- GBP/USD prints mild losses as it pushes back buyers after four-day ruling.
- Fears of UK’s recession joins hawkish Fed bets to underpin bearish bias.
- UK jobs report, inflation data may entertain traders ahead of “Super Thursday”.
- US CPI for November could favor FOMC hawks in case of firmer outcome.
GBP/USD holds lower ground near the intraday bottom as it seesaws near 1.2260 during the first negative in five heading into Tuesday’s London open. In doing so, the Cable pair justifies economic pessimism surrounding the UK, as well as hawkish bets on the US Federal Reserve’s (Fed) next moves, ahead of the key British employment numbers and the US inflation data.
On Monday, the UK’s Gross Domestic Product (GDP) for October rose to 0.5% MoM versus -0.1% expected and -0.6% prior. With this, the UK GDP came in above the pre-COVID-19 level of 0.4% which was flashed in February 2020. Further details mentioned that the Manufacturing Production growth rallied by 0.7% compared to -0.1% market consensus and 0.0% previous readouts while the Industrial Production marked a positive surprise of 0.0% % MoM for October compared to -0.3% expected and 0.2% prior. Following the data, UK Finance Minster Jeremy Hunt said in a BBC News interview on Monday that the economy is “likely to get worse before it gets better.”
On the other hand, the US Dollar cheered Friday’s upbeat data but the mixed signals for today’s US Consumer Price Index (CPI) for November limited the Greenback’s further upside. That said, the one-year inflation precursor from the New York Fed slumped the most on record but contrasts with the upbeat inflation expectations for the 5-year and 10-year reported by the St. Louis Federal Reserve (FRED) data. On the same line, the last week’s downbeat prints of the United States Producer Price Index (PPI) also hinted at softer US inflation but the University of Michigan’s (UoM) Consumer Sentiment Index, as well as the US ISM Services PMI and inflation expectations from the UoM Survey, suggested firmer prints of the US CPI.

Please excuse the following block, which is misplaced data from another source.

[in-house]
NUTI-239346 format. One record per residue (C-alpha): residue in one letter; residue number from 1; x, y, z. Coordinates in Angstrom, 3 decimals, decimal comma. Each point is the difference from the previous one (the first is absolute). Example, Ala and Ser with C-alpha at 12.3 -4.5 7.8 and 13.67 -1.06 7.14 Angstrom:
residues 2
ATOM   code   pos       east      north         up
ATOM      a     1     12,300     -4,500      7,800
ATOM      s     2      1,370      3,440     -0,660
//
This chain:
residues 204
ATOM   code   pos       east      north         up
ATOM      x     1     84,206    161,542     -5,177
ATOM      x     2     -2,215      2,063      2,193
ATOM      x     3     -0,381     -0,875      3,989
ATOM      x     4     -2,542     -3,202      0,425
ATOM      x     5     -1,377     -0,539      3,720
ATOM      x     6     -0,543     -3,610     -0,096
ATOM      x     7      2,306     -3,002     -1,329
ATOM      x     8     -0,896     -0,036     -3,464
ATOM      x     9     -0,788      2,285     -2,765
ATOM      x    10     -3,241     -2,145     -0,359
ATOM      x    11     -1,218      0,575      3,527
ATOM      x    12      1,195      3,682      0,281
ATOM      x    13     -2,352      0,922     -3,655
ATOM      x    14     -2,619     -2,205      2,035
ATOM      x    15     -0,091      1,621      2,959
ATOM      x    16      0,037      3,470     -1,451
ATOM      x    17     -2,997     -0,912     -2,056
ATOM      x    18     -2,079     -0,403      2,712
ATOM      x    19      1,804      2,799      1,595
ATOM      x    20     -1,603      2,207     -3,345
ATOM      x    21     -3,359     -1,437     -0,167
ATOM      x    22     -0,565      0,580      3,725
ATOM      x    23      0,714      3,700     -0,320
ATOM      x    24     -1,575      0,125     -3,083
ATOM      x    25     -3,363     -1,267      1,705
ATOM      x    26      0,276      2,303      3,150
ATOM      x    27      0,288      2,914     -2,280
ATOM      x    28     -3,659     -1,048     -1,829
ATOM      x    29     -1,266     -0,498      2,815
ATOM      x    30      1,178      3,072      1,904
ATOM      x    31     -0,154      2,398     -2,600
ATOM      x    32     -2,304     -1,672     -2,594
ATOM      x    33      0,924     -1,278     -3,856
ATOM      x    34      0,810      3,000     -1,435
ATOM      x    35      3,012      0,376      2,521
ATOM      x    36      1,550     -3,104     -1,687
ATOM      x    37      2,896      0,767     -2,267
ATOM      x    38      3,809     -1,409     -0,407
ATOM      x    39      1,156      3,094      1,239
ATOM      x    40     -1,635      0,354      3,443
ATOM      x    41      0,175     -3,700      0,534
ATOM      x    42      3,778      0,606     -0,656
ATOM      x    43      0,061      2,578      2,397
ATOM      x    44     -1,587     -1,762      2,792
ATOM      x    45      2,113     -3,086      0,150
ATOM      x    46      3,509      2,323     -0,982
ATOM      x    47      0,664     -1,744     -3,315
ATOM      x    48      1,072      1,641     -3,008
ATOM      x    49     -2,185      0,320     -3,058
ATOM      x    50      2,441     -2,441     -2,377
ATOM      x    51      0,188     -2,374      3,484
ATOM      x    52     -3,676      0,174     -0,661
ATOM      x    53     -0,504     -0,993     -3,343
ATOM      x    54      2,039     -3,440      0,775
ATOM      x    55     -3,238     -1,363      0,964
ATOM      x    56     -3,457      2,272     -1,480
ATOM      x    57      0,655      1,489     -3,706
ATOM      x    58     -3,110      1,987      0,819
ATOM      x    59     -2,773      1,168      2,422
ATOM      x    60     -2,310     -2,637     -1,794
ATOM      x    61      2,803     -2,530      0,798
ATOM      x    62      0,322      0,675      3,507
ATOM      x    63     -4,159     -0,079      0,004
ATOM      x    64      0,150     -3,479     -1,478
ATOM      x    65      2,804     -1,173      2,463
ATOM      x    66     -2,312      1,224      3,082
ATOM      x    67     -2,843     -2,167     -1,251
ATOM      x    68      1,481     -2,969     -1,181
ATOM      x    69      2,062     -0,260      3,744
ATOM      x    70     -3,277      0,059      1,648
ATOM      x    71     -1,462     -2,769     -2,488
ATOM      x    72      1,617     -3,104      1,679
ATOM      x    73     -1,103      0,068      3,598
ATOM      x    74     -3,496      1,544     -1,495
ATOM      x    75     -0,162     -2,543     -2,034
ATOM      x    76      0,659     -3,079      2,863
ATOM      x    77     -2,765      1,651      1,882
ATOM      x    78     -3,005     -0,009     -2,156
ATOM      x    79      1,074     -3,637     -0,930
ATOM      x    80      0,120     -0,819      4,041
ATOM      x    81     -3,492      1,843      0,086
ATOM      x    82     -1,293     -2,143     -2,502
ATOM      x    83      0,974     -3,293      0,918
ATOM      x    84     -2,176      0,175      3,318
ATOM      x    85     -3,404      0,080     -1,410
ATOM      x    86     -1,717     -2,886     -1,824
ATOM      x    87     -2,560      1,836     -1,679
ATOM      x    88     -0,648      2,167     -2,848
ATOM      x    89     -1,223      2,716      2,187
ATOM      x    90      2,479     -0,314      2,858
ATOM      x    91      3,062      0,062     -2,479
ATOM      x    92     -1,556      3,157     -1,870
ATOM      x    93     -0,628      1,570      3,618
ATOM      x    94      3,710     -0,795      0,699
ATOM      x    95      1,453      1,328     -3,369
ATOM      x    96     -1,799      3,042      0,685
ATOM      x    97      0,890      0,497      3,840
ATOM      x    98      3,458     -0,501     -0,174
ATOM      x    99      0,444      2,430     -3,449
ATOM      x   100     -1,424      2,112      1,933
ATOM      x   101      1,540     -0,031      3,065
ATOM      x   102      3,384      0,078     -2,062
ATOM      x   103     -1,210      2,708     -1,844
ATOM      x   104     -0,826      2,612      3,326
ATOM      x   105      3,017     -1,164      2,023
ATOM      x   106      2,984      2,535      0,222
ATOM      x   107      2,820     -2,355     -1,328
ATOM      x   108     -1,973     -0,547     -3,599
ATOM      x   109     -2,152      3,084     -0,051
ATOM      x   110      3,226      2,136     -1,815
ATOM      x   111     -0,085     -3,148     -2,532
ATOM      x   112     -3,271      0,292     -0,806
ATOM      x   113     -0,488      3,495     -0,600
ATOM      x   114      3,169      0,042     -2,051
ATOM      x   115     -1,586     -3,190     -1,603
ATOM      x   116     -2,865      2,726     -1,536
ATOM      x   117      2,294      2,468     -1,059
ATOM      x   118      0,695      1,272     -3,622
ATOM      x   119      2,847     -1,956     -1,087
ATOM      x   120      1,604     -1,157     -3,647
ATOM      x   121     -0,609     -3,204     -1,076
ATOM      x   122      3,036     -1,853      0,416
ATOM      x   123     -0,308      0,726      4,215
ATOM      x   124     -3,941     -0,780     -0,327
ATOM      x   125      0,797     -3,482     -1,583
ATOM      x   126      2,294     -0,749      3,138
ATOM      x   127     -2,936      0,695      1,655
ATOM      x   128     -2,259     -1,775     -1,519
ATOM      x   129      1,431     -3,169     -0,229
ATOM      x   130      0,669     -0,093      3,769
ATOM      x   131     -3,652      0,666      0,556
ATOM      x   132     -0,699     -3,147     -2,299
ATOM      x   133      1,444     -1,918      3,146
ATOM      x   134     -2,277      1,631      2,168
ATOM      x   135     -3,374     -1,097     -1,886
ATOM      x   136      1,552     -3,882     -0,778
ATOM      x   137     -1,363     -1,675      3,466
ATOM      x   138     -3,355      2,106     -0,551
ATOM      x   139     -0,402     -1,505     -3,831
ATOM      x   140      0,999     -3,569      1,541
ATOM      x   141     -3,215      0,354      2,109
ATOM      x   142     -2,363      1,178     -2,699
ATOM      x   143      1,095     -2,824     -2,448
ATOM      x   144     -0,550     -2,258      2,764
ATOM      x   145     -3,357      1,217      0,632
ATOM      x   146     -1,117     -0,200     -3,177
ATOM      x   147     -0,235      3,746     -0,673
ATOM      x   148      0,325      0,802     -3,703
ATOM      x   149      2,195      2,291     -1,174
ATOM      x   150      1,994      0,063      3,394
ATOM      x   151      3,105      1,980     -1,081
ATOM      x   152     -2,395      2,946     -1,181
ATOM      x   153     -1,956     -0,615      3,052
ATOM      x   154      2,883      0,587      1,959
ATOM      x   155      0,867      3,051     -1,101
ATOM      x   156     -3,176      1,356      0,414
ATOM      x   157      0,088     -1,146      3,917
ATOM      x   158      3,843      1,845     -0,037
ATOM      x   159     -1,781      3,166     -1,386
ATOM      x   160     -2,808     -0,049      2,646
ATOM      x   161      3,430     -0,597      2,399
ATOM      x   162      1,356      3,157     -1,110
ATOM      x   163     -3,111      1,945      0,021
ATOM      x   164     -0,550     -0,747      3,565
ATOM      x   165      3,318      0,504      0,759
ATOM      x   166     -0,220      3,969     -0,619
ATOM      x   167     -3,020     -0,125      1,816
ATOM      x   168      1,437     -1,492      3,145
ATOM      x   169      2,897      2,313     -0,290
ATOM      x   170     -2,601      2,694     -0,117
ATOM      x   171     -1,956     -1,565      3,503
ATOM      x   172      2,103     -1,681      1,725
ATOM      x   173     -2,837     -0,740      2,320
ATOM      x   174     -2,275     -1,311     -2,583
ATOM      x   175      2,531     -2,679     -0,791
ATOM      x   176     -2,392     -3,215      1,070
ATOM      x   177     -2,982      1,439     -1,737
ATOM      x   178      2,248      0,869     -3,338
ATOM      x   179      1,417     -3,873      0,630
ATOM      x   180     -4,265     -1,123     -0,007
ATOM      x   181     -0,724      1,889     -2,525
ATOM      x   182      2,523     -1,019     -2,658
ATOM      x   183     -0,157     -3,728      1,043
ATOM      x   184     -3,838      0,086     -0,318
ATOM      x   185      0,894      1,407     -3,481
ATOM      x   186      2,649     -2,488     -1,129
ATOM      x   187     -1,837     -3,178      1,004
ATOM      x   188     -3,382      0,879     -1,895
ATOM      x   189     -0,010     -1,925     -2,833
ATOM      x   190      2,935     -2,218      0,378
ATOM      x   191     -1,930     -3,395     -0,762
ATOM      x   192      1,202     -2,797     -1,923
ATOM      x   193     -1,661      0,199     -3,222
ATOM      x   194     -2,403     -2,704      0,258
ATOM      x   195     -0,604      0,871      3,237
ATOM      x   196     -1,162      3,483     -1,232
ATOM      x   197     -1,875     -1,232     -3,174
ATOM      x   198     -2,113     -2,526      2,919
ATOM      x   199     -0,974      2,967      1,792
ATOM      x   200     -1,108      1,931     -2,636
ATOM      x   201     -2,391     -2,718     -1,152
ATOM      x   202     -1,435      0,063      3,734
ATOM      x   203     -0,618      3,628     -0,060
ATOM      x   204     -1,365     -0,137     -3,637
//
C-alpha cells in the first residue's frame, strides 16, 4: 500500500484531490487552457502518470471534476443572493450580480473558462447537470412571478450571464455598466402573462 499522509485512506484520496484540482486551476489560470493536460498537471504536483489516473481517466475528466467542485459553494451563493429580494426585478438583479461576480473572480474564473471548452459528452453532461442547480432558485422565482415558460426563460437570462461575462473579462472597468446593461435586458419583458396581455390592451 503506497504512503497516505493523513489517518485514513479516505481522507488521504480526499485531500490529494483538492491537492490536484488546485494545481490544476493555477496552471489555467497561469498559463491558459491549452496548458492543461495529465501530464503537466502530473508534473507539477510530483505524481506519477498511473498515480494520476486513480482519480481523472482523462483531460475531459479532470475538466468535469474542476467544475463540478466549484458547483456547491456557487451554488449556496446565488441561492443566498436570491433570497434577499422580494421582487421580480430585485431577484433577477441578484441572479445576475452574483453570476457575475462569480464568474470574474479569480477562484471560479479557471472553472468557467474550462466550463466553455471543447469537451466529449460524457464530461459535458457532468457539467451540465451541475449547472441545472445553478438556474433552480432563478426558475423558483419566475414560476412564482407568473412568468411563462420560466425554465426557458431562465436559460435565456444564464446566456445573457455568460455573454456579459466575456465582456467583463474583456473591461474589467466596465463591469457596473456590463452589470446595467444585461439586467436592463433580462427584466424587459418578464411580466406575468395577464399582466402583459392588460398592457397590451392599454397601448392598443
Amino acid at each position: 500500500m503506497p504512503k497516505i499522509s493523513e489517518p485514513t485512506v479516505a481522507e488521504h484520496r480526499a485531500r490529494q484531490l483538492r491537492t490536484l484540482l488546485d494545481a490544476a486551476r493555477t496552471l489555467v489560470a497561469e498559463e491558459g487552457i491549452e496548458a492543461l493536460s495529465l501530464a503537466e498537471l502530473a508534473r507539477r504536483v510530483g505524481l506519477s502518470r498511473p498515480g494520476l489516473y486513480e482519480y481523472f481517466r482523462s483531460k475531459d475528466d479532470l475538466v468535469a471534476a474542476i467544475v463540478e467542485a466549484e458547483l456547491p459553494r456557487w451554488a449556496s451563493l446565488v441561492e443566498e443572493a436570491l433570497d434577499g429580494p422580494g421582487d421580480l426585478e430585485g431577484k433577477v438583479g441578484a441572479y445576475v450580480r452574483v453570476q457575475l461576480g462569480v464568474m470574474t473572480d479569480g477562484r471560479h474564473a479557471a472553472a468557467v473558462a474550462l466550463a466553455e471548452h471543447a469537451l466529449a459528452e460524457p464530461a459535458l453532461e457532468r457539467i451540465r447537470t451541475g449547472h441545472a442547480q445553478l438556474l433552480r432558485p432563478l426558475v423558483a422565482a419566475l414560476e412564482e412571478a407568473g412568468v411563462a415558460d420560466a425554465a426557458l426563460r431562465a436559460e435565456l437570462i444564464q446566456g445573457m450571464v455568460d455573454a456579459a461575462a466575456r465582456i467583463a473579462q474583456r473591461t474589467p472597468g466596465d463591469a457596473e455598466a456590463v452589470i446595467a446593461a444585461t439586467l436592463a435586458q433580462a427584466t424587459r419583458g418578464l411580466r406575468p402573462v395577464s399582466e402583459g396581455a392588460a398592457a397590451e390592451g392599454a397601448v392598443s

It should be noted that the fears surrounding the escalation in Russia versus the West tussles, mainly due to the oil price cap, join the Sino-American woes over the US sanctions on Chinese diplomats, to weigh on the market sentiment. However, China-linked Covid optimism restricts the bearish bias surrounding the GBP/USD pair.
While portraying the mood, US Treasury bond yields print the first daily loss in four while the S&P 500 Futures print mild losses near 4,020 despite a strong Wall Street close on Monday.
Looking forward, the UK Claimant Count Change for November, expected -13.3K versus 3.3K prior, will join the ILO Unemployment Rate for three months to October, likely increasing to 3.7% versus 3.6% prior, to direct immediate GBP/USD moves. Following that, the US CPI, expected 7.3% YoY, versus 7.7% prior figure, will be crucial for near-term directions. It should be noted that the CPI ex Food & Energy appears to be the key and is expected to be unchanged at 0.3% MoM, which can please the DXY buyers and weigh on GBP/USD prices in case of a firmer print.
A clear downside break of the two-week-old ascending trend line, around 1.2270 by the press time, becomes necessary for the GBP/USD bears to keep the reins. However, recovery moves remain elusive unless crossing a downward-sloping resistance line from December 05, close to 1.2315 at the latest.
Additional important levels
|Today last price||1.226|
|Today Daily Change||-0.0011|
|Today Daily Change %||-0.09%|
|Today daily open||1.2271|